Hello all, first time here.
I have an old lamp that was my grandma's and I'm a little sentimental about it. It must be early 70's minimum because I remember it as a child. I'm sure you all can probably identify it and that might help what I'm trying to do here. A few years ago the cap cracked, it got cloudy and didn't work good anymore. I'm in the process of trying to restore it, using the lava formula I found here. I was about to say goodbye to it because I could not find a replacement cap. Then I realized I could 3D scan the old cap, use that to build it in CAD, and have a replacement 3D printed! So the cap should be back from the printer soon and hopefully it fits and the re-lava goes well. I want to share the file used for the 3D print, it took about 10 hours and some pretty expensive equipment/software to reverse engineer. The cap only cost $13 to print once I made the file. I do want to make sure my replacement fits before I upload it. I will also try to give updates on my overall success with the restore. Here is a picture of the lamp so maybe someone can identify it. Hard to tell in picture but it is gold-ish in color, and the cap screws onto the glass threads with an o-ring seal.
Na im not gonna return this lol. I just dried the top and the old gasket, and added some rtv on the top like claude mentioned which is silicone i use for cars for gasket making.. And it stopped.
Its deff was slowely leaking.. i marked the bottle stone cold and over the past 2-3 weeks it slowely went down and down from that mark as i ran the lamp and cooled it daily.. I can see the cap itself got stained with liquid as well.. I have half a 32oz bottle of spare old 70s liquid since it deff isnt the same as modern lamps.. and refilled it a bit and did the silicone job and it doesnt seem to be evaporating this time.
The problem isnt the "part" its the 3D printing process.. 3D printing leaves the surface bumpy.. The rough plastic is keeping it from sealing properly with a rubber gasket.. I work on cars as a hobby and AMC american motor company who made Jeeps from the 60s to 80s until chrysler bought them, they had this problem on their engines. The cylinder heads where the valve springs are, they werent machines smooth.. they were bumpy just like the plastic on this cap is. And because of that cork/rubber gaskets cause oil to leak past the valve covers.. The only way to fix it is machine the heads smooth.. or use silicone which gets in the bumps.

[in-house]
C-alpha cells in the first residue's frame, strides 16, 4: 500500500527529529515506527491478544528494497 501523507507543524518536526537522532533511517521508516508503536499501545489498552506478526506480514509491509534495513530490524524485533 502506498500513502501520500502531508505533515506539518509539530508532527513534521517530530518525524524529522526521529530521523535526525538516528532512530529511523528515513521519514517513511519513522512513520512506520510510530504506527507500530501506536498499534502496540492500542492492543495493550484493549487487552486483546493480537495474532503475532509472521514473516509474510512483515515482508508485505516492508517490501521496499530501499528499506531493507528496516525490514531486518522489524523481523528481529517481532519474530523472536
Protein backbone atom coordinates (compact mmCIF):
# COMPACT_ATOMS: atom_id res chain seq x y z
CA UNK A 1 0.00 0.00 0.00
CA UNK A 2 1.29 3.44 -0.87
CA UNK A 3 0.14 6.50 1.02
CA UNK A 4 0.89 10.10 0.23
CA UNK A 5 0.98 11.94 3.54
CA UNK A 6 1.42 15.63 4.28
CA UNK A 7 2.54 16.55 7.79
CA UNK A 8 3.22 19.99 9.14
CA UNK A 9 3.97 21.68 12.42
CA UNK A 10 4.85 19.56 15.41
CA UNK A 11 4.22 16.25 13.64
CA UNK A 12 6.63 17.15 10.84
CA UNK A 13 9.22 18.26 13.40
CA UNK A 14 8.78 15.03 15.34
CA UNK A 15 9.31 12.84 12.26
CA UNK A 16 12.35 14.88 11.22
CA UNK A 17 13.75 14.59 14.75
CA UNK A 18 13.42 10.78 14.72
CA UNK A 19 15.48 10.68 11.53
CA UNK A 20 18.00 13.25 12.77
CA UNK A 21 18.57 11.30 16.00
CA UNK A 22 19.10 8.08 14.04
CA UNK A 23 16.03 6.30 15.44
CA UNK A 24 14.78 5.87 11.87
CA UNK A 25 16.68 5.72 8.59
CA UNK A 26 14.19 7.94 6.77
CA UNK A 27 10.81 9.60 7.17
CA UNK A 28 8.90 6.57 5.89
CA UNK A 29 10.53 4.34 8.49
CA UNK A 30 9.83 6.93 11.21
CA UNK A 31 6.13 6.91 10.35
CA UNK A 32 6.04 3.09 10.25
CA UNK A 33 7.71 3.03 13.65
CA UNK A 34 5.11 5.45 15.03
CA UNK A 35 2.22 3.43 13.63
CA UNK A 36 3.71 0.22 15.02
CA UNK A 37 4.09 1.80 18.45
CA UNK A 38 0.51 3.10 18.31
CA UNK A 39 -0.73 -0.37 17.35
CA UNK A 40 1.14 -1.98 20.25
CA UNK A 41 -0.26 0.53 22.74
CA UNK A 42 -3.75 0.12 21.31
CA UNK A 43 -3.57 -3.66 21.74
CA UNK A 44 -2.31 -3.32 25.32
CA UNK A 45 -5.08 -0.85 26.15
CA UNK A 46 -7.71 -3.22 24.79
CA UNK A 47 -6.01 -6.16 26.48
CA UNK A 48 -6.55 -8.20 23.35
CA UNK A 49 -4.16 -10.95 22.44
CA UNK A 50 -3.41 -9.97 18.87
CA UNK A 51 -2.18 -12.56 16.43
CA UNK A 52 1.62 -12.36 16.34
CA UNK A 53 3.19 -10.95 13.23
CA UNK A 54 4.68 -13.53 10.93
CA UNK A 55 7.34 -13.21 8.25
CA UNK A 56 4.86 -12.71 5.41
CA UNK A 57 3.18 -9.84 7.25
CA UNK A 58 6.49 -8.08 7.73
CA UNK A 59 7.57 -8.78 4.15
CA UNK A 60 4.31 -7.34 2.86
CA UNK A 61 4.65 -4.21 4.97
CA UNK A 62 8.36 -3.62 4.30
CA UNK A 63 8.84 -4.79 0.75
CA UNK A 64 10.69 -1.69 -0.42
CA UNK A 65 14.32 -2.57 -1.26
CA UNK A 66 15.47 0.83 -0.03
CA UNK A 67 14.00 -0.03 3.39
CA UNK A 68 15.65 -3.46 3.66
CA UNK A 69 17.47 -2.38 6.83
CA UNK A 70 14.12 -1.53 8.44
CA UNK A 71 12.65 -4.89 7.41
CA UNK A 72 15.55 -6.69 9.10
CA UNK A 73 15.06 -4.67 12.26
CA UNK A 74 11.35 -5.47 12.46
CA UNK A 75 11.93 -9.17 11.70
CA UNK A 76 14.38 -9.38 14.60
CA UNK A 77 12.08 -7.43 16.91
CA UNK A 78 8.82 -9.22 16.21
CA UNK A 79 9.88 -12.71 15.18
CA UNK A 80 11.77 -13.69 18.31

Its not a big deal man lol. Its better and good someone like you made a cap for all us to have replacements.. But for me it didnt work with the original gasket.. and im fairly certain its due to the 3d printing process making the plastic rough
The base does not appear to be the original base that was produced in the mid to late 60's which was different from the one shown. However, Lava Simplex Scribe Corp. who acquired the rights to the lamp could have changed the base anytime after the late 60's. The original lamp water phase was clear but you described how that cloudiness occurred. The red colour wax phase was one of the original colours. Not sure if this helps but I was one of two chemists who converted the original European version of the lamp which by the way, was produced in a straight cylindrical glass vessel to the configuration you show. The redevelopment of the lamp was necessary, as I recall, due to the raw materials not allowed in the United States and other factors. This work was done at Kolar Laboratories in Chicago sometime in the mid sixties. This project lasted months until we had a consistently working model. Strangely enough at the time, I gave this about six months on the market as a fad. Who knew?
Incidentally, Duane, you can clear the solution which is quite possibly quite cloudy due to emulsification of the wax/water phase by letting it cool to room temperature and then operating it several times, cooling in between, and the water phase should clear.